• Bad posture and working habits. With more people working from home, it is increasingly important to evaluate our workstation and home ergonomics. I have particular experience with this and my Alexander Technique training means I am able to help you become more aware of your posture and movement.

Usually, the source of chronic back pain is multi-factorial. It’s about fitting the pieces of the jigsaw together to get to the root. This requires a far more in-depth understanding of the patient’s lifestyle and detailed questioning about their work and habit patterns; the potential repetitive strains and stresses that may be causing the pain. Usually, these are the activities we spend most of our time doing in our lives.

Chiropractic Treatment of Chronic Back Pain

This is commonly a combination of approaches:

  1. Treatment for the back pain to improve the function of the tight joints and muscles
  2. Advising clients to make lifestyle changes: improving home ergonomicsreducing the amount of driving, and being wary of sports injuries from overtraining.
  3. Perhaps some on-going maintenance treatment is required.
  4. Introducing exercise and activity to help keep the spine as mobile and relaxed as possible.
  5. Learning to be more relaxed, balanced, and less tense in our movement patterns (Alexander Technique, Yoga, Pilates). Sometimes with the best intentions, we can ensure we’re sitting well, keeping active, and avoiding repetitive strains. However, despite all of this, we can tense and find ourselves tightening, causing a build-up of pain. This is where Alexander Technique can be so helpful to work with our inner tensions and stresses, becoming more aware of the underlying tension patterns.

Sometimes treatment can help improve function, reduce pain and aid you to live a more active life, but with the underlying tensions, the scar tissue and tightness the joints will tend to stiffen again over time. Therefore, some ongoing treatments may be required.

There is no one perfect solution for treatment, prevention and management of chronic back pain. It’s a combination of approaches and sometimes this requires trial and error and learning to find what works for each of us as individuals. Please don’t give up if you feel defeated or resigned to living in pain. There are so many treatment options and if you are determined, you may be just able to find an approach that can work for you.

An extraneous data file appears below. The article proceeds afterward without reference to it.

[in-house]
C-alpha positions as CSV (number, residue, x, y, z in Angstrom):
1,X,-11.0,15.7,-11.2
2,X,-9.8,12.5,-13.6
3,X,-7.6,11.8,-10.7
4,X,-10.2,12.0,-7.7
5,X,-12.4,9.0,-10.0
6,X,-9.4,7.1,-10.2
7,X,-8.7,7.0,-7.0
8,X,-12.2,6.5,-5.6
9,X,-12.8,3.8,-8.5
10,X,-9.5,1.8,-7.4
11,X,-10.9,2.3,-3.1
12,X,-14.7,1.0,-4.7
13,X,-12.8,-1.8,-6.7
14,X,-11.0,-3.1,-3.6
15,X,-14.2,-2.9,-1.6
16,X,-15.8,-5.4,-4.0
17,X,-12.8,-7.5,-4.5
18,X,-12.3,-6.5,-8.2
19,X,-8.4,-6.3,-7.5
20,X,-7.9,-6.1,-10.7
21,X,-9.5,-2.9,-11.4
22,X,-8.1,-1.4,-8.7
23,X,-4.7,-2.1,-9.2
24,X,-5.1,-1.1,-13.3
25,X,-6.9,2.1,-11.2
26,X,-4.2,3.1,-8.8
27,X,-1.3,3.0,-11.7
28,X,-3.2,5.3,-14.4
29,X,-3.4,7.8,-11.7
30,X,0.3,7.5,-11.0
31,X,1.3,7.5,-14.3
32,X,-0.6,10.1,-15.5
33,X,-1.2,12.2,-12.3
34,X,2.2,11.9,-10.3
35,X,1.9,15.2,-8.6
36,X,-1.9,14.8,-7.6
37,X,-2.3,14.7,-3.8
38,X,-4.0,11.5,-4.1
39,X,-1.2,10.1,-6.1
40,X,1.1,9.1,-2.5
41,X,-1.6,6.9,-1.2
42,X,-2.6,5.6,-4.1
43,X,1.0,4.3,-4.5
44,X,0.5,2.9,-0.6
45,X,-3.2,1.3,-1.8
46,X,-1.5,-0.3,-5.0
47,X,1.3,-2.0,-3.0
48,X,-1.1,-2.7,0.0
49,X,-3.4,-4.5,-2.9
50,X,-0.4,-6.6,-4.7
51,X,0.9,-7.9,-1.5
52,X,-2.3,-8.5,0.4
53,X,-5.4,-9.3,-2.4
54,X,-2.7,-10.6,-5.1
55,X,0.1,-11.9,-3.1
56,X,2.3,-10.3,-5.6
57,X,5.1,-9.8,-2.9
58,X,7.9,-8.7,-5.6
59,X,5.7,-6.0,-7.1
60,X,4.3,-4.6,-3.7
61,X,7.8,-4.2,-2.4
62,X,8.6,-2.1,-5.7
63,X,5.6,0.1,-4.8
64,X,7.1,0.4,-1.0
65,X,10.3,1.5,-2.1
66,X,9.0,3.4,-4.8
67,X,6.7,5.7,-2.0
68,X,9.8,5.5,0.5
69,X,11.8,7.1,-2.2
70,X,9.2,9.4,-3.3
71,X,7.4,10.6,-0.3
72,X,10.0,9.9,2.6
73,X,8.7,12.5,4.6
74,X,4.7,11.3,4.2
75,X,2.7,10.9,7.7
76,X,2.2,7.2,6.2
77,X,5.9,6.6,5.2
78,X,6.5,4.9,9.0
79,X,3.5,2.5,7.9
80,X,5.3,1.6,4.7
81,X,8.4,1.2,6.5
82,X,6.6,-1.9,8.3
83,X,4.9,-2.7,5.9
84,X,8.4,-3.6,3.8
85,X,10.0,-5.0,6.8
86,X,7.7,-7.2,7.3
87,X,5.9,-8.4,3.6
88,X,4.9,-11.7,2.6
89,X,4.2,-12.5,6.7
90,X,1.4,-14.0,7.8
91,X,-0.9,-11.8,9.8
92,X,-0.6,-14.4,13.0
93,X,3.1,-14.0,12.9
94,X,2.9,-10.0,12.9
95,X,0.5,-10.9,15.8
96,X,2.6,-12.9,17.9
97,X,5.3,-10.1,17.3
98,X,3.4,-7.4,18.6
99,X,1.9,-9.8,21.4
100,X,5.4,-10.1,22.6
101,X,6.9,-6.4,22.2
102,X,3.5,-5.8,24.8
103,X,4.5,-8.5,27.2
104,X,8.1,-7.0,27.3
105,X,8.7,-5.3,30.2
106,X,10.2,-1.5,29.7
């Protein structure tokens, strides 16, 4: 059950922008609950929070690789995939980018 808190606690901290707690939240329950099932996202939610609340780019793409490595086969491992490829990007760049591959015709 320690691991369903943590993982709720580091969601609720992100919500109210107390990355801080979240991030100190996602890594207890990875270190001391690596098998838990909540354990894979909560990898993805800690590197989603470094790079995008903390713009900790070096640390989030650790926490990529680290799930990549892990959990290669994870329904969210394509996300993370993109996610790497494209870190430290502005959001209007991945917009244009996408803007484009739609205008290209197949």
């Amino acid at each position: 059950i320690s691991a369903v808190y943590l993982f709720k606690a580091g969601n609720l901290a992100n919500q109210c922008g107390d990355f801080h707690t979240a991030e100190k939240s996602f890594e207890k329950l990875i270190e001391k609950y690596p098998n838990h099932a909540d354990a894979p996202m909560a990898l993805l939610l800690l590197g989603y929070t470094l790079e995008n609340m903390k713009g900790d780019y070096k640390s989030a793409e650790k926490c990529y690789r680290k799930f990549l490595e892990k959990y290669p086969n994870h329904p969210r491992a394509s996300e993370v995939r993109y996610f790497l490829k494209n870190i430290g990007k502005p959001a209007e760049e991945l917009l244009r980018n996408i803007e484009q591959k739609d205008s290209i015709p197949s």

Healing Times for Acute vs Chronic Back Pain

In simple terms, the longer a condition has been there, the longer it can take to heal. Yes, the same could be said of severity, the more severe it is, the longer it takes to settle, but this does depend on each individual case, and the cause. For example, a slight muscle strain will heal perhaps in a few days, vs a full rupture, for an Achilles heel injury. But again, for back pain with no specific onset or trauma, as I have explained in Your first Chiropractic Visit, it’s likely that a short-term acute injury will usually take fewer treatments than a Chronic or long-term condition.

  • Acute injuries are more likely to fully resolve quickly
  • Chronic conditions may heal fully but may require ongoing maintenance or preventative treatment.

Acute low back pain and sciatica usually recovers very favourably and is self-limiting.

  • 60% recover in 1 to 3 weeks;
  • 90% recover in 6 to 8 weeks; and
  • 95% recover in 12 weeks.

Health Insurance for Back Pain

Health insurance payments are usually for Chiropractic treatment of acute pain, not chronic. It’s very helpful to understand that most health insurance companies are usually happy to pay for a short set of treatments for an acute injury, but don’t cover Chiropractic fees for chronic or long-term conditions. If you are considering asking your insurance company to cover your chiropractic treatment, we recommend speaking to the Chiropractor beforehand.

Do you suffer from back pain?

Jeremy English

Jeremy English Chiropractor

If any of this article resonates with you, you probably have acute or chronic back pain. I have extensive experience as a Chiropractor having treated over 17,000 happy clients. Why not give us a call or pop into the clinic to see how we can help you?